Bernice, Oklahoma

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Bernice, Oklahoma
"Crappie fishing capital of the world"
Location of Bernice, Oklahoma
Location of Bernice, Oklahoma
Coordinates: 36°37′31″N 94°54′49″W / 36.62528°N 94.91361°W / 36.62528; -94.91361Coordinates: 36°37′31″N 94°54′49″W / 36.62528°N 94.91361°W / 36.62528; -94.91361
CountryUnited States
 • Total1.45 sq mi (3.77 km2)
 • Land0.86 sq mi (2.24 km2)
 • Water0.59 sq mi (1.53 km2)
761 ft (232 m)
 • Total562
 • Estimate 
 • Density671.30/sq mi (259.11/km2)
Time zoneUTC-6 (Central (CST))
 • Summer (DST)UTC-5 (CDT)
FIPS code40-05550[3]
GNIS feature ID1090016[4]

Bernice is a town in Delaware County, Oklahoma, United States. The population was 562 at the 2010 census, an increase of 11.5 percent from 504 at the 2000 census.[5] The town is now primarily a vacation and retirement area. It claims to be the "Crappie Fishing Capital of the World."[6]


Bernice was founded in 1912, after Rose Mode and his partner, Charles Lee, bought 60 acres (24 ha) of land in the Horse Creek Basin of northwestern Delaware County. The town was named for Mode's daughter, Bernice. A post office was established on February 12, 1913, and the town soon become a local agricultural center. By 1918, Bernice had an estimated population on nearly 400 people. Businesses included a bank, a milliner, a grain elevator, a sawmill, a hotel, a flour mill and three general stores. The population declined after World War I and the Great Depression from 198 in 1920 to 162 in 1930, and 91 in 1940. After World War II, population growth rebounded to 318 in 1980.[6]

Construction of Pensacola Dam and Grand Lake o' the Cherokees put the original town in a flood plain, so the residents moved to high ground outside the proposed lake.[6]

At present, the town serves as a vacation spot for many residents of surrounding communities. Indian hills Resort, the oldest recreational business in the town, was established in 1940. Bernice State Park, about one half mile east of town, across the Neosho River, also attracts vacationers.[6]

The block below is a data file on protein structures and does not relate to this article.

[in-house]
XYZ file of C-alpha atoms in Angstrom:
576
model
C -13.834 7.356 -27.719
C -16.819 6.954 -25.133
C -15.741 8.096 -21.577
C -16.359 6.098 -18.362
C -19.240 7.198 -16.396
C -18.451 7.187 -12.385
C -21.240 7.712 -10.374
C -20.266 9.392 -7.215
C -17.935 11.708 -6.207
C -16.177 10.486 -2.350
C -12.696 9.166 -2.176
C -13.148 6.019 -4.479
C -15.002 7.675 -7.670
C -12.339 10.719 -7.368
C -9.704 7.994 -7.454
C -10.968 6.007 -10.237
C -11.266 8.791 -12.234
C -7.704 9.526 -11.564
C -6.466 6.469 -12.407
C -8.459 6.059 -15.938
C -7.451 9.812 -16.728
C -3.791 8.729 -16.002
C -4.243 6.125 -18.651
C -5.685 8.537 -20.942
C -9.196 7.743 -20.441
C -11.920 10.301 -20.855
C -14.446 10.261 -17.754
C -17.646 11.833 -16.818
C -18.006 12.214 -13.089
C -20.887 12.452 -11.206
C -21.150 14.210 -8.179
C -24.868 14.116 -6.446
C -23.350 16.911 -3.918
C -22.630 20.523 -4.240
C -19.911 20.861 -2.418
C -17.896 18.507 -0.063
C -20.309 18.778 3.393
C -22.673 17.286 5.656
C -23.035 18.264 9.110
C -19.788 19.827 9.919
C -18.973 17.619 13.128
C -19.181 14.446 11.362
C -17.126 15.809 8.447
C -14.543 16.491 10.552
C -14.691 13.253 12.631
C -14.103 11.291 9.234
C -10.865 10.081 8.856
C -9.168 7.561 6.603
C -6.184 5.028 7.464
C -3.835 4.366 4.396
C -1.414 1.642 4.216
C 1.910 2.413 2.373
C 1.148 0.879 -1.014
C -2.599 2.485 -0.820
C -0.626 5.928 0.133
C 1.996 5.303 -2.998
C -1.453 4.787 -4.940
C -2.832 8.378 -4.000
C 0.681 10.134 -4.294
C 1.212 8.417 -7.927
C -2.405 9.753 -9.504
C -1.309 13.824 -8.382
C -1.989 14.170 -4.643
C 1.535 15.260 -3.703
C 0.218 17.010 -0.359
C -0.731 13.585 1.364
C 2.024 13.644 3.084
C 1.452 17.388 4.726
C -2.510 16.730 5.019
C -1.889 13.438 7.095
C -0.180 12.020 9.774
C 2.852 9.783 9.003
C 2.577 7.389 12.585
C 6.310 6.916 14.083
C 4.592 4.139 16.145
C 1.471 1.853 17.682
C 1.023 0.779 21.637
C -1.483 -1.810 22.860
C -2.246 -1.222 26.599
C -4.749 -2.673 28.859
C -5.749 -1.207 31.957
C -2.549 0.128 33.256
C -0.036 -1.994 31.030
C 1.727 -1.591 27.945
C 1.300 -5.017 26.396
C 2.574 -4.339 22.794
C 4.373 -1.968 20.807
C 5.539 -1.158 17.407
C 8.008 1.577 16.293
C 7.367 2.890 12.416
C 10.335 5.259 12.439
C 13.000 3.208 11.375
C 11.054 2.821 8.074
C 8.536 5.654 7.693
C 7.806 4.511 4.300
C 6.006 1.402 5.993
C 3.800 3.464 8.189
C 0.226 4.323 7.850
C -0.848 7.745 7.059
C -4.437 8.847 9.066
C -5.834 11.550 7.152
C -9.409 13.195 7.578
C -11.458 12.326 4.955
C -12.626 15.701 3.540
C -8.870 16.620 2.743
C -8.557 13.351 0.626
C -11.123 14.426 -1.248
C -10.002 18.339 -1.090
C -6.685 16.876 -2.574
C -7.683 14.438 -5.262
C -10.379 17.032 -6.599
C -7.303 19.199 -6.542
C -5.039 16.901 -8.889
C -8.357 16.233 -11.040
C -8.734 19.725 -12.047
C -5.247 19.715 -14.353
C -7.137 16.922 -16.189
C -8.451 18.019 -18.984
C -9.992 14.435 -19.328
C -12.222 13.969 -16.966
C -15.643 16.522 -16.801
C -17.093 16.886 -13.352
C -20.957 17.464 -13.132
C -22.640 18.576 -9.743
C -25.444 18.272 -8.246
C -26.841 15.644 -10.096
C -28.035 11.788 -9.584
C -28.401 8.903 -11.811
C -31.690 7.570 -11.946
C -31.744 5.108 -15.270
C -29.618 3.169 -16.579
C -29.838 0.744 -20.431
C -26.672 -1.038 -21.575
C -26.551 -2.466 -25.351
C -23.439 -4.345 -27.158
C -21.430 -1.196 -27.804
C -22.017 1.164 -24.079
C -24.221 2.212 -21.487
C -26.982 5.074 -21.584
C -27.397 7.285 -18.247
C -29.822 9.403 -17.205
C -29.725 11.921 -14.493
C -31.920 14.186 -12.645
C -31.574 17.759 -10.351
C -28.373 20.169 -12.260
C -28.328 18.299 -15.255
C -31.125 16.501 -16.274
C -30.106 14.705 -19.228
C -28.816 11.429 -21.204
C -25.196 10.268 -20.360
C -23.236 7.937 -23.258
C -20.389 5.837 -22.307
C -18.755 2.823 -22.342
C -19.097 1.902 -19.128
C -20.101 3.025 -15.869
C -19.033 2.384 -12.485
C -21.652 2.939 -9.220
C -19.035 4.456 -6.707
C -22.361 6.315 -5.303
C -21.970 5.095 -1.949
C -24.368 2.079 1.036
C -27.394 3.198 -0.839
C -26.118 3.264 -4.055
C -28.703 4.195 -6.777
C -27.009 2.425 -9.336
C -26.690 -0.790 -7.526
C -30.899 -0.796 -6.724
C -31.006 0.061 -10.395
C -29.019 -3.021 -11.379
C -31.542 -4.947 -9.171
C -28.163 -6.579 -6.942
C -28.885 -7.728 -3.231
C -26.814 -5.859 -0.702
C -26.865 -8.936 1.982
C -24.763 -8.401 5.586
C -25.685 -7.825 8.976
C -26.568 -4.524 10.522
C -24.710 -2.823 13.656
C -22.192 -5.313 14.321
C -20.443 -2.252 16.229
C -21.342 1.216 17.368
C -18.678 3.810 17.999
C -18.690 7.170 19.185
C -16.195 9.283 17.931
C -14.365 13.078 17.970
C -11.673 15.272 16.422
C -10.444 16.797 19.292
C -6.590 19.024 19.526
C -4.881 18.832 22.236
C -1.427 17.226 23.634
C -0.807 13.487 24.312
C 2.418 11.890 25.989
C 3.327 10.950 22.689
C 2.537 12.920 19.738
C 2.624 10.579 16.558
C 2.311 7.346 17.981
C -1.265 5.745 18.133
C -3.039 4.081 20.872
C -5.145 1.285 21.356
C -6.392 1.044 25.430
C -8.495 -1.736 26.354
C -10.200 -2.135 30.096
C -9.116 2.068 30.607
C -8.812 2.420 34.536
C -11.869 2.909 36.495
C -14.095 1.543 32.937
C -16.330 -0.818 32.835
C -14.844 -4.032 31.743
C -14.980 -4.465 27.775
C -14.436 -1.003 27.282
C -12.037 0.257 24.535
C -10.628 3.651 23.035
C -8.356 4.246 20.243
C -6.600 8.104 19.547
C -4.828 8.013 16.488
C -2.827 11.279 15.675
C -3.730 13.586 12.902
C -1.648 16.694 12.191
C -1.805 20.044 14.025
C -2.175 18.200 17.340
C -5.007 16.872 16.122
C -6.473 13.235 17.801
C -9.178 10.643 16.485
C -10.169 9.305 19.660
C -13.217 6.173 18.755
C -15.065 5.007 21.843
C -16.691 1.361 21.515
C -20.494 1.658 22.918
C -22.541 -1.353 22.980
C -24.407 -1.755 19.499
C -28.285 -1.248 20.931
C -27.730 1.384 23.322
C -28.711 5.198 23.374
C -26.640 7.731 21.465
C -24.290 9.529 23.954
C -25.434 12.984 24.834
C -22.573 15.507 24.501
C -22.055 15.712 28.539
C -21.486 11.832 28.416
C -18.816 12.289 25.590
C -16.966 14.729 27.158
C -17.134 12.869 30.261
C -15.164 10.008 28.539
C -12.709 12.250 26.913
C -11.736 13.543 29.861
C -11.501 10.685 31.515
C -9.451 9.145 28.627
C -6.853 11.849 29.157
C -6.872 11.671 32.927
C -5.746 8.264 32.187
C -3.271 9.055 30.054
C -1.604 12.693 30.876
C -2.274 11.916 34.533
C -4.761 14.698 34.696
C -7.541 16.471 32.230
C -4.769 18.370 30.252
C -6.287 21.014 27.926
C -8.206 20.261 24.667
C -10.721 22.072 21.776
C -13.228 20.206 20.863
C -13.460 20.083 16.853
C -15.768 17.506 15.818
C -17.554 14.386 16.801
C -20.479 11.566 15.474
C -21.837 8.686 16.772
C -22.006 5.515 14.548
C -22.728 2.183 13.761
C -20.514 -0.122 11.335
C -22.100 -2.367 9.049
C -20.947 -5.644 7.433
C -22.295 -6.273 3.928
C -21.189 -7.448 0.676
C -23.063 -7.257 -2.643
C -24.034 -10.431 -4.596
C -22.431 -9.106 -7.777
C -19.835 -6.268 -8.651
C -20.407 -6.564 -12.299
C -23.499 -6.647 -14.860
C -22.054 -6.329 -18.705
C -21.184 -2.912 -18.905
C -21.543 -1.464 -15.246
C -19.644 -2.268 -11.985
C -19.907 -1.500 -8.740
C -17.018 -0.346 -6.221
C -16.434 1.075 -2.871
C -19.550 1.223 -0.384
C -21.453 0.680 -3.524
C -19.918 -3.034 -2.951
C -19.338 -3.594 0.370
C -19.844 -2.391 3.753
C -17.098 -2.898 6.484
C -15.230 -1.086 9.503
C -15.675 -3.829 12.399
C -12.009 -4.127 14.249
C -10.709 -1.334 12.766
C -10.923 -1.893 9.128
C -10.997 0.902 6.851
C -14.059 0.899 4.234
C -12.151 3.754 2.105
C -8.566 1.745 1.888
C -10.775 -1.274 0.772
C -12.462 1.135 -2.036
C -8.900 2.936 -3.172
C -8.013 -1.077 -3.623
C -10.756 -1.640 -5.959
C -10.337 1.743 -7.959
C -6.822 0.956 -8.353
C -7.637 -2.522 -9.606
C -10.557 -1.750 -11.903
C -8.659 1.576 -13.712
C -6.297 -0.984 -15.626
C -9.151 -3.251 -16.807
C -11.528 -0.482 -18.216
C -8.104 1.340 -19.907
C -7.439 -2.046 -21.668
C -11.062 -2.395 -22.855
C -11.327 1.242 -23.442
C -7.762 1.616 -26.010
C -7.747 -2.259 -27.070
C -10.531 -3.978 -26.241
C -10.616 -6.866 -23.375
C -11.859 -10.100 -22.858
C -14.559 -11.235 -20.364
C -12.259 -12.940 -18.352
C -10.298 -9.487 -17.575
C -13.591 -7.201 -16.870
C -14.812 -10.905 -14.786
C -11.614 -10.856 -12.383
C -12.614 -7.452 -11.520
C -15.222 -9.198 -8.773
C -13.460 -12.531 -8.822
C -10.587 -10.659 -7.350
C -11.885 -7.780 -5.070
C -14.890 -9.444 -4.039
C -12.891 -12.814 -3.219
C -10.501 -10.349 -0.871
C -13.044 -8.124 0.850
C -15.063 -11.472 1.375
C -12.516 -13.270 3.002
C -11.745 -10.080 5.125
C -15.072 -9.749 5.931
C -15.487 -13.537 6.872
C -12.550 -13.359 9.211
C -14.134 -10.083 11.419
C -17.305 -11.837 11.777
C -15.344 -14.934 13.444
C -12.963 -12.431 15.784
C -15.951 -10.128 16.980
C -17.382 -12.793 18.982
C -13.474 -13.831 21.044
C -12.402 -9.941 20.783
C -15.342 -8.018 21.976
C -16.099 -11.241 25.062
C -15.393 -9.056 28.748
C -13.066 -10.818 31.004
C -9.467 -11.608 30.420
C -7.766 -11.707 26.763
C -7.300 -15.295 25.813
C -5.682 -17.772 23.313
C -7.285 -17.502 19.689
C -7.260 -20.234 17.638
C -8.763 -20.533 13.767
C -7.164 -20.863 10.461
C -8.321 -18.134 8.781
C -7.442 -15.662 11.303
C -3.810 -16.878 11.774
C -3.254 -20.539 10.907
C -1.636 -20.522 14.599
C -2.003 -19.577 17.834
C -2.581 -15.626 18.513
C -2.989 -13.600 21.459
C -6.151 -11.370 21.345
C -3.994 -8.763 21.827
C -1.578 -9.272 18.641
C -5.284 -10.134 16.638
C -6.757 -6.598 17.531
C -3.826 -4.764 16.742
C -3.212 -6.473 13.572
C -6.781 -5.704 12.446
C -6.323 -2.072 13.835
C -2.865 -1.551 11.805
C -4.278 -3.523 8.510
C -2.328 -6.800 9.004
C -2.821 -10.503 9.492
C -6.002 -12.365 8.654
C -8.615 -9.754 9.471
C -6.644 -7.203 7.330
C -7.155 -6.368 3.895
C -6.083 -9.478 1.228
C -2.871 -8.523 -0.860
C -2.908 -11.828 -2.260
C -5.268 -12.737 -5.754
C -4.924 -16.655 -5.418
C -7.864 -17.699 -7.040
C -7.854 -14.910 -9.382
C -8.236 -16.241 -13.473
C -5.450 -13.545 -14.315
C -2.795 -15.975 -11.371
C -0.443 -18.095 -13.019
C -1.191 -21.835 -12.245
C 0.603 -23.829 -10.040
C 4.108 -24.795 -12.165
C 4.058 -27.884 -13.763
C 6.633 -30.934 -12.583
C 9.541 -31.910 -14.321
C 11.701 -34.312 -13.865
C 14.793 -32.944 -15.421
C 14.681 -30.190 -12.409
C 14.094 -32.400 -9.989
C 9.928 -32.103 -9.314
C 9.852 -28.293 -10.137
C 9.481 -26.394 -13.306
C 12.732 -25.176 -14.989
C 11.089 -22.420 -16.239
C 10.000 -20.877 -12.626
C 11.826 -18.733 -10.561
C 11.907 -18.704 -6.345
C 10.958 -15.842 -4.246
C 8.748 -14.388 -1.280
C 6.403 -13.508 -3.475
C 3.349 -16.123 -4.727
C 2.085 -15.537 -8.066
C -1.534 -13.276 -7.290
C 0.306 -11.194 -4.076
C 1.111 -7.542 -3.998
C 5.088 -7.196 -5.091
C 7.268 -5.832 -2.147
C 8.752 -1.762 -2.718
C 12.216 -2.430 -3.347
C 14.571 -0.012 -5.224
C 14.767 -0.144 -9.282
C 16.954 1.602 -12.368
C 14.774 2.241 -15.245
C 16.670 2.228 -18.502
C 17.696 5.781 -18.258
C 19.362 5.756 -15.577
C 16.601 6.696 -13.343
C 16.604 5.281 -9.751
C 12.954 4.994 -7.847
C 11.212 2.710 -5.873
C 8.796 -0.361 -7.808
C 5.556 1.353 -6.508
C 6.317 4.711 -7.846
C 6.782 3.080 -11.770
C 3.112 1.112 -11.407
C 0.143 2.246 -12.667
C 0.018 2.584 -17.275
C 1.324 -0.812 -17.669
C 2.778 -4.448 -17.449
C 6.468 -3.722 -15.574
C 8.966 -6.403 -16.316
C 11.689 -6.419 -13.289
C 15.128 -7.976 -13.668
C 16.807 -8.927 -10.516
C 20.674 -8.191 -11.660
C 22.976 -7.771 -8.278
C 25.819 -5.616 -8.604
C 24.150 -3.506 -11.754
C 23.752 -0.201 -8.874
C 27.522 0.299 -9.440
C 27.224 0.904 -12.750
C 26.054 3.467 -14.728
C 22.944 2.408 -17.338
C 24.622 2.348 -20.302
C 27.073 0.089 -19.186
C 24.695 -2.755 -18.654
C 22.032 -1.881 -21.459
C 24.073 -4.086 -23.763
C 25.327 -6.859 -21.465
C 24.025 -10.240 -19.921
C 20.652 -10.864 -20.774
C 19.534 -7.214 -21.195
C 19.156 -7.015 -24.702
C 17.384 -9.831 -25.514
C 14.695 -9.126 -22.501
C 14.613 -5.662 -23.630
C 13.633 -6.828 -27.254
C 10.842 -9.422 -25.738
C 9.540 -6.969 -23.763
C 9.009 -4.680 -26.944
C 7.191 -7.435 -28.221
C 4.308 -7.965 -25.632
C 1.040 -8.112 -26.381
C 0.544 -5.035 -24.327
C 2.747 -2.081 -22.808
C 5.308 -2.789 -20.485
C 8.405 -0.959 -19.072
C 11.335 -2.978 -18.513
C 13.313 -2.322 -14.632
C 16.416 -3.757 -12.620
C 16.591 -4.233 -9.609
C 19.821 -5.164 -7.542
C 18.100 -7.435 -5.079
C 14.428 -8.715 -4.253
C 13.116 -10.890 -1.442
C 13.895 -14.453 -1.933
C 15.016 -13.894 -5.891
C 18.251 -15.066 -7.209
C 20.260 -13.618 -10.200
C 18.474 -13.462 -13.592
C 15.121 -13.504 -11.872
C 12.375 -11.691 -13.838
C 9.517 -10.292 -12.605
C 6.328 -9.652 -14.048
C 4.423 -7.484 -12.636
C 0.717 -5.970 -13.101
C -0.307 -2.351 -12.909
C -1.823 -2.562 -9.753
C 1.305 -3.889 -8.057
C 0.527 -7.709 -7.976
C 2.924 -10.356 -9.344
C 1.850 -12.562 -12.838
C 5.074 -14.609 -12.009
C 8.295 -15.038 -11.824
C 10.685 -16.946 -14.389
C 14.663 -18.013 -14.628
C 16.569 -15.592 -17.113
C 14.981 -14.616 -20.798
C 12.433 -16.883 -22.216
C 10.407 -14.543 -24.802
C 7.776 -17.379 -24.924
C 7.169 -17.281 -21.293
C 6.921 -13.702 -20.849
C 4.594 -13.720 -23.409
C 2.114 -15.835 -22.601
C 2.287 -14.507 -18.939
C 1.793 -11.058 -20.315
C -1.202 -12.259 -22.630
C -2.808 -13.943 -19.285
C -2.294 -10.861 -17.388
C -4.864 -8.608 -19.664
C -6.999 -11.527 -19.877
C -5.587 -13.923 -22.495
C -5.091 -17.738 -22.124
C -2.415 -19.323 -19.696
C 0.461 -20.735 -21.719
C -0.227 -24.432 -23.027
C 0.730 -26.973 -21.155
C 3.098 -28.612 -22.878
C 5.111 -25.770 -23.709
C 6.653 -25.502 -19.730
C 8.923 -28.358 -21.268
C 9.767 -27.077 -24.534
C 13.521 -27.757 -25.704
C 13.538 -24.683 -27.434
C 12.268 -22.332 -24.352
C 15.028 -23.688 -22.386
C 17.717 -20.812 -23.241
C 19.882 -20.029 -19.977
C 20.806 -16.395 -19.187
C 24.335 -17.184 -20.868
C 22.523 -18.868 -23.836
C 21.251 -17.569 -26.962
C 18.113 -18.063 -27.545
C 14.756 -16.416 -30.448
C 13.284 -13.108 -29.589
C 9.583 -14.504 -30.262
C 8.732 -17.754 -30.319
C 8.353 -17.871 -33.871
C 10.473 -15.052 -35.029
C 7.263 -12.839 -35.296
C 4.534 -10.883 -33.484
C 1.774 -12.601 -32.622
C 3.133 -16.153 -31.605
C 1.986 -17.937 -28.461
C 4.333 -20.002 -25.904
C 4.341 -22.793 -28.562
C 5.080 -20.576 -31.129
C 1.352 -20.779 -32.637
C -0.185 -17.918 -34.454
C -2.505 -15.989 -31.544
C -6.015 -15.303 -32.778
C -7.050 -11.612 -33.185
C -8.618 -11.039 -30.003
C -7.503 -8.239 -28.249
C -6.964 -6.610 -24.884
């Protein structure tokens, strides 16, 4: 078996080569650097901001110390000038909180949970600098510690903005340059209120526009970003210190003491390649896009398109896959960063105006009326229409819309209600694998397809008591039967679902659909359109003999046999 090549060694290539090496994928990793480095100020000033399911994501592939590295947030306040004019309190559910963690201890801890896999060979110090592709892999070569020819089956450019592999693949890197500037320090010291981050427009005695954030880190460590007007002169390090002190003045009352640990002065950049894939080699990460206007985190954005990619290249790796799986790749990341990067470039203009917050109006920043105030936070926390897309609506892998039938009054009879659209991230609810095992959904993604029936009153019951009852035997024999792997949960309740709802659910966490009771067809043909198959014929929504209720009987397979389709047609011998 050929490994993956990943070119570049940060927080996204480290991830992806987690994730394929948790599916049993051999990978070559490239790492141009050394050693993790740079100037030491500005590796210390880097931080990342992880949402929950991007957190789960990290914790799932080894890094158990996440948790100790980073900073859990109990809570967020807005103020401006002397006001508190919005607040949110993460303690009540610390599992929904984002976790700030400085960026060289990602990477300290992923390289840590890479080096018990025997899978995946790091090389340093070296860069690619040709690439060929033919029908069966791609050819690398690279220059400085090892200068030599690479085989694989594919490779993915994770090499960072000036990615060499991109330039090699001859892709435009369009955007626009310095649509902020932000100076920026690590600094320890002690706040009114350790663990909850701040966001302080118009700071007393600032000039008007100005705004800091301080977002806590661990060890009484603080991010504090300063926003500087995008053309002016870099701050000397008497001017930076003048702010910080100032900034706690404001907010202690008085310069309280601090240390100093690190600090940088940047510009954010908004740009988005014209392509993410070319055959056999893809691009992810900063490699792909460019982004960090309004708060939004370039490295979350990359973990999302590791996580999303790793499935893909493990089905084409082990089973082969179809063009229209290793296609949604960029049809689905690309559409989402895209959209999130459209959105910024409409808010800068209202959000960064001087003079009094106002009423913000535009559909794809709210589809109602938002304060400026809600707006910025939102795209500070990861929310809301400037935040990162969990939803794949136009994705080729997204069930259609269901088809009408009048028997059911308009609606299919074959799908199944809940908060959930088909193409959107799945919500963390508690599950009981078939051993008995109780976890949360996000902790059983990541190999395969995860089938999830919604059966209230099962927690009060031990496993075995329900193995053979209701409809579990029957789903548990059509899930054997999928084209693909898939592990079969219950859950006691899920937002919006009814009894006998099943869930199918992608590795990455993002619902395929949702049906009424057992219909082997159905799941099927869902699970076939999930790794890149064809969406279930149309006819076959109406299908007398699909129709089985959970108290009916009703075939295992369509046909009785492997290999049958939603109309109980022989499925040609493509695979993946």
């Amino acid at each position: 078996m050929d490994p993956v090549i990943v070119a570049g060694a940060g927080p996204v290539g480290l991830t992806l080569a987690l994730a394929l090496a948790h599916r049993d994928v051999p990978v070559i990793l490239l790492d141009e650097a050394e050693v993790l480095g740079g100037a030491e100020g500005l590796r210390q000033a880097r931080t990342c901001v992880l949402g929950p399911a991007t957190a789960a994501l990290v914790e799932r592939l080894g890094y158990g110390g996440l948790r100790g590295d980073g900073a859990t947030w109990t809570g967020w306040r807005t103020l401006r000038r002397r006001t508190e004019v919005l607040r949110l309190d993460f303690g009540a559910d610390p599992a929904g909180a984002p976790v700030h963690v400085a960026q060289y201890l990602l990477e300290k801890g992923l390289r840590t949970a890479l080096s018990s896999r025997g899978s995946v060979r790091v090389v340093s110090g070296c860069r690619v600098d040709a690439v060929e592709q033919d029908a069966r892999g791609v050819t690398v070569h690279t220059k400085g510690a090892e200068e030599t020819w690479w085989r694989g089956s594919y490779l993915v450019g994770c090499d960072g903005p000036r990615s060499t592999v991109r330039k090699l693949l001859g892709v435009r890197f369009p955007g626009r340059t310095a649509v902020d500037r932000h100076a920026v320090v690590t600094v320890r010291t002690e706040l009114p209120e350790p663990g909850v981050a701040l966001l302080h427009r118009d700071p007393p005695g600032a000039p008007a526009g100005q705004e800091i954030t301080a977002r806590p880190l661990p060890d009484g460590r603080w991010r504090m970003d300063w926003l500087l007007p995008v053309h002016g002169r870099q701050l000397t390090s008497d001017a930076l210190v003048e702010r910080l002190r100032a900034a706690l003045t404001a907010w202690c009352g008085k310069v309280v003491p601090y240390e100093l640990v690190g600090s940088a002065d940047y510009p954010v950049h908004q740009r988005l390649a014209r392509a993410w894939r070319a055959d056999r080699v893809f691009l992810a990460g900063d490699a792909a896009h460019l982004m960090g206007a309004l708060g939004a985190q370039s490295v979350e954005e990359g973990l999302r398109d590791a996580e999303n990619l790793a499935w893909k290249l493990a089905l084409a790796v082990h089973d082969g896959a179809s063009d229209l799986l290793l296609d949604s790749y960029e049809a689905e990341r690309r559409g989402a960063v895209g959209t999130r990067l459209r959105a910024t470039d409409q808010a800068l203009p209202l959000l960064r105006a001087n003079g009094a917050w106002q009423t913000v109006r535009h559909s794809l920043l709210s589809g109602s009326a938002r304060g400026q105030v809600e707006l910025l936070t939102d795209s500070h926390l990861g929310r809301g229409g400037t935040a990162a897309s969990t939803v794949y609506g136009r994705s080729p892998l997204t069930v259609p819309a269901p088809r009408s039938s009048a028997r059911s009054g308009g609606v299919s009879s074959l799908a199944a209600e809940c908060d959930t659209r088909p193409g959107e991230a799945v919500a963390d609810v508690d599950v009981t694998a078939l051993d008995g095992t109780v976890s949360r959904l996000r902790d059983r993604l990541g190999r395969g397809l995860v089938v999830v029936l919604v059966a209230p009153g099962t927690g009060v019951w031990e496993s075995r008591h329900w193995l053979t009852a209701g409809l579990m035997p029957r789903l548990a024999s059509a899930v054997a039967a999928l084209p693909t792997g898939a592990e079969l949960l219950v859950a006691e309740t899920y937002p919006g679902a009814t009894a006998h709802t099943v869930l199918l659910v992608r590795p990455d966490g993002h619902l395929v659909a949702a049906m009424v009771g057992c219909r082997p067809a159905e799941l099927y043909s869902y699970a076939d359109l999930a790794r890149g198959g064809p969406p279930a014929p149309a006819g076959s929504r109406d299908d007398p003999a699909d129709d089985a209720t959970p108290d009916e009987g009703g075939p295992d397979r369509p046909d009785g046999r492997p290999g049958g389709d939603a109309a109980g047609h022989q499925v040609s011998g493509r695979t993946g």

Bernice is located along the west bank of Horse Creek,[6] at 36°37′31″N 94°54′49″W / 36.62528°N 94.91361°W / 36.62528; -94.91361 (36.625286, -94.913643).[7]

According to the United States Census Bureau, the town has a total area of 1.5 square miles (3.9 km2), of which, 0.9 square miles (2.3 km2) of it is land and 0.6 square miles (1.6 km2) of it (38.62%) is water.


Historical population
Census Pop.
2019 (est.)580[2]3.2%
U.S. Decennial Census[8]

As of the census[3] of 2000, there were 504 people, 245 households, and 152 families residing in the town. The population density was 565.0 people per square mile (218.6/km2). There were 385 housing units at an average density of 431.6 per square mile (167.0/km2). The racial makeup of the town was 81.35% White, 12.90% Native American, and 5.75% from two or more races. Hispanic or Latino of any race were 1.19% of the population.

There were 245 households, out of which 20.0% had children under the age of 18 living with them, 55.5% were married couples living together, 3.3% had a female householder with no husband present, and 37.6% were non-families. 35.5% of all households were made up of individuals, and 15.5% had someone living alone who was 65 years of age or older. The average household size was 2.06 and the average family size was 2.59.

In the town, the population was spread out, with 16.7% under the age of 18, 6.3% from 18 to 24, 20.8% from 25 to 44, 31.3% from 45 to 64, and 24.8% who were 65 years of age or older. The median age was 51 years. For every 100 females, there were 104.9 males. For every 100 females age 18 and over, there were 102.9 males.

The median income for a household in the town was $24,844, and the median income for a family was $30,288. Males had a median income of $24,444 versus $15,833 for females. The per capita income for the town was $15,005. About 9.5% of families and 14.1% of the population were below the poverty line, including 24.4% of those under age 18 and 13.2% of those age 65 or over.


  1. ^ "2019 U.S. Gazetteer Files". United States Census Bureau. Retrieved July 28, 2020.
  2. ^ a b "Population and Housing Unit Estimates". United States Census Bureau. May 24, 2020. Retrieved May 27, 2020.
  3. ^ a b "U.S. Census website". United States Census Bureau. Retrieved 2008-01-31.
  4. ^ "US Board on Geographic Names". United States Geological Survey. 2007-10-25. Retrieved 2008-01-31.
  5. ^ CnsusViewer: Population of the City of Bernice, Oklahoma
  6. ^ a b c d e Sharon Koons, "Bernice." Encyclopedia of Oklahoma History and Culture. Accessed July 19, 2012.
  7. ^ "US Gazetteer files: 2010, 2000, and 1990". United States Census Bureau. 2011-02-12. Retrieved 2011-04-23.
  8. ^ "Census of Population and Housing". Retrieved June 4, 2015.

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